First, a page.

For One Little Film, The Internet's The Big Screen

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Short films have long been a staple at film festivals like the Woods Hole Film Festival, which kicks off this weekend.

But the people behind "Celebrities in Disgrace," one of the shorts that will premiere there, are hoping their film can break some new ground. They want to use the Internet to turn their little film big — and want their effort to serve as a model for distributing and monetizing short films online.

"Celebrities in Disgrace," a dark tale inspired by Olympic figure skater Tonya Harding's notorious 1994 attack on Nancy Kerrigan, is no stranger to making itself bigger. It began as a novella, penned by writer Elizabeth Searle. Then it became a rock opera performed on both coasts.

"Celebrities In Disgrace" movie poster (Courtesy Sierra Bravo Sierra Motion Pictures)
"Celebrities In Disgrace" movie poster (Courtesy Sierra Bravo Sierra Motion Pictures)

But Searle says that all along, it was her dream to see the satire turn into a film.

"Like all writers, I’m crazy about movies and just crazy about the idea of my work in any way being on the big screen," she explained. And now, after Searle partnered with fledgling production company Bravo Sierra Motion Pictures, it will be.

For Searle, her director and her producer, the buck doesn't stop with the film's Woods Hole premiere. They are hoping their film can pave a new way for indie writers and filmmakers to make money via the small screen. Their plan? To produce high-quality short films, then deliver them directly to audiences online. They're launching their site in the fall.

"There seems to be an appetite for it," Searle said. "The younger generation, of course, thinks that way, thinks visually, so I just feel there’s a lot of energy and a lot of potential and possibility."

Matthew Quinn Martin, who directed “Celebrities in Disgrace,” does too. He believes the demand for micro-content is exploding as more of us have computers, iPhones and tight schedules.

"There’s an outlet for enjoying short work when you’ve only got a short amount of time," Quinn Martin said.

Quinn Martin said the dramatic shorts they will offer will rise above the fray of amateur videos on YouTube. “Micro-budget, major attitude” is Bravo Sierra’s slogan. The sales model is pay-per-download, like iTunes.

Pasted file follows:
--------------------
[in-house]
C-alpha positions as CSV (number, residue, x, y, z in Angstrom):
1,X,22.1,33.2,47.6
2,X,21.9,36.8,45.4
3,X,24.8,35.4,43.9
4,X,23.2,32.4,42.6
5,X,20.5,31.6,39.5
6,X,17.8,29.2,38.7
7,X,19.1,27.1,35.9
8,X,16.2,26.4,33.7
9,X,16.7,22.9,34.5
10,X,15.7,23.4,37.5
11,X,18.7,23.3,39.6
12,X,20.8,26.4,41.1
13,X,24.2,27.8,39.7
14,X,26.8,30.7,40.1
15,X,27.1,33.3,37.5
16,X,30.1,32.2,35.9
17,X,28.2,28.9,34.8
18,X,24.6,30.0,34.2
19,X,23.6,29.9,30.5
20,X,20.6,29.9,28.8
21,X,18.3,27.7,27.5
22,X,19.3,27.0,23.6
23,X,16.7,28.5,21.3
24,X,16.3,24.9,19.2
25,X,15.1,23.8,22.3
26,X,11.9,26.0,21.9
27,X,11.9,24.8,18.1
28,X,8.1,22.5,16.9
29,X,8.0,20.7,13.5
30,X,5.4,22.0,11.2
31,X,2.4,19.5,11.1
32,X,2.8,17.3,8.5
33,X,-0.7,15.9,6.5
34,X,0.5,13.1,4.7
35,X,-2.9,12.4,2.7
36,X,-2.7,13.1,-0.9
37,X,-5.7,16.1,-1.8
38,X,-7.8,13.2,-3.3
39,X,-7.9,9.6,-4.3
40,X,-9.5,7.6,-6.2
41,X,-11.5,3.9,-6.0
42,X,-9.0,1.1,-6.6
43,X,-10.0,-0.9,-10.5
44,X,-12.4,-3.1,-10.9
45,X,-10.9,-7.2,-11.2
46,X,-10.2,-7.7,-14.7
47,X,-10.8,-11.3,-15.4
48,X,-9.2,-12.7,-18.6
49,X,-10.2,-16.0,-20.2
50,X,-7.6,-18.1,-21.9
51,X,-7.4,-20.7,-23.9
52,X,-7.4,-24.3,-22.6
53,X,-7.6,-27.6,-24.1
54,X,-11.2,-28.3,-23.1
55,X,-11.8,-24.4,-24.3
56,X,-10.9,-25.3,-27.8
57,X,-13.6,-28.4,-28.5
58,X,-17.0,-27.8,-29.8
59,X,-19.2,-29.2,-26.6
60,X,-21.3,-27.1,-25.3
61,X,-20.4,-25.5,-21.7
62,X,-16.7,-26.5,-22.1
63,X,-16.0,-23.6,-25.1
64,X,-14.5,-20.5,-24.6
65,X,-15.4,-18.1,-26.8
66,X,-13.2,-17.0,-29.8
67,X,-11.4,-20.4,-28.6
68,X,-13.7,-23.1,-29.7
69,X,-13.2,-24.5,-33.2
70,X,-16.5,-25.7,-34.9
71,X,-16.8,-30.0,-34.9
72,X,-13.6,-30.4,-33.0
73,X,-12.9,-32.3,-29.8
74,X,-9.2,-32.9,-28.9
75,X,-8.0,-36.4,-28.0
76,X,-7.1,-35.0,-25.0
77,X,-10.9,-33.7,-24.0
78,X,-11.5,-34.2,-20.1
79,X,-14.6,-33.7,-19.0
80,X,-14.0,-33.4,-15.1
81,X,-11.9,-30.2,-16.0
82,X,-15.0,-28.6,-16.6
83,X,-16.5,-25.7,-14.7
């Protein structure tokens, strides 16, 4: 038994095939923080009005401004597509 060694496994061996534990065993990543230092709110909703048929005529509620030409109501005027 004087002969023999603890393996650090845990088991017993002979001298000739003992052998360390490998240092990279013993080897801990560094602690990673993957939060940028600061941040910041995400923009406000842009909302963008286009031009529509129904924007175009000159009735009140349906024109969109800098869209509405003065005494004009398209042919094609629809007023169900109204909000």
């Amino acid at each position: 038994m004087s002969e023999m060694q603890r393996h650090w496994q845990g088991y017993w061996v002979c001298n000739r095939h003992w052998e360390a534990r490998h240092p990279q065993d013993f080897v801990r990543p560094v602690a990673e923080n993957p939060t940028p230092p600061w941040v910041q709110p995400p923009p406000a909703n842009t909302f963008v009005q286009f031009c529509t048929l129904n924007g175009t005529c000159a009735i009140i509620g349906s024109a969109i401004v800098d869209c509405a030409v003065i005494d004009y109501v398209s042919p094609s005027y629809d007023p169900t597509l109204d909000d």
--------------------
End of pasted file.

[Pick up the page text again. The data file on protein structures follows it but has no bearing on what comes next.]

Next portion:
The team created a “Celebrities in Disgrace” blog to market the effort long before the short was even filmed. They hope to capitalize on Searle’s “brand” — meaning her novella and rock opera — but also the public’s enduring fascination with Harding, Kerrigan and fame in general.

The big question, of course, is whether the pay-per-short model can make money.

Producer Mark McNutt is quite literally banking on it.

"There’s an outlet for enjoying short work when you’ve only got a short amount of time."

Matthew Quinn Martin Director, 'Celebrities in Disgrace'

"When you can reach that many people, if you get just the smallest percent to even pay attention to you and be willing to spend, I don’t know, anywhere between $1.50 to $5, you’re going to make money," McNutt said. "As long as you don’t spend millions and millions of dollars producing it."

That's why McNutt invested about $3,000 on "Celebrities in Disgrace."

Still, not everyone’s convinced. Judy Laster is the Woods Hole Film Festival executive director. She sees hundreds of shorts each year.

"I don’t know if you can replicate what iTunes did with music for short films," she mused. Why, she asked, would people pay for shorts when there's a bonanza of free content on the Internet already?

That said, Laster acknowledged that the independent film community is in a lather over the industry’s future, and said many other companies are experimenting with alternative forms of distribution.

"There are lots and lots of people thinking about this right now — and what is entertainment going to look like, how is it going to be provided to people, what are the formats, what are the structures, what’s the payment model?" Laster said.

She might not know exactly what it looks like, but Laster thinks there is some kind of bright future for little shorts like "Celebrities in Disgrace." Filmmaking is within everyone’s grasp these days, and so many of us have stories to tell.


This program aired on July 26, 2010.

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Andrea Shea Correspondent, Arts & Culture
Andrea Shea is a correspondent for WBUR's arts & culture reporter.



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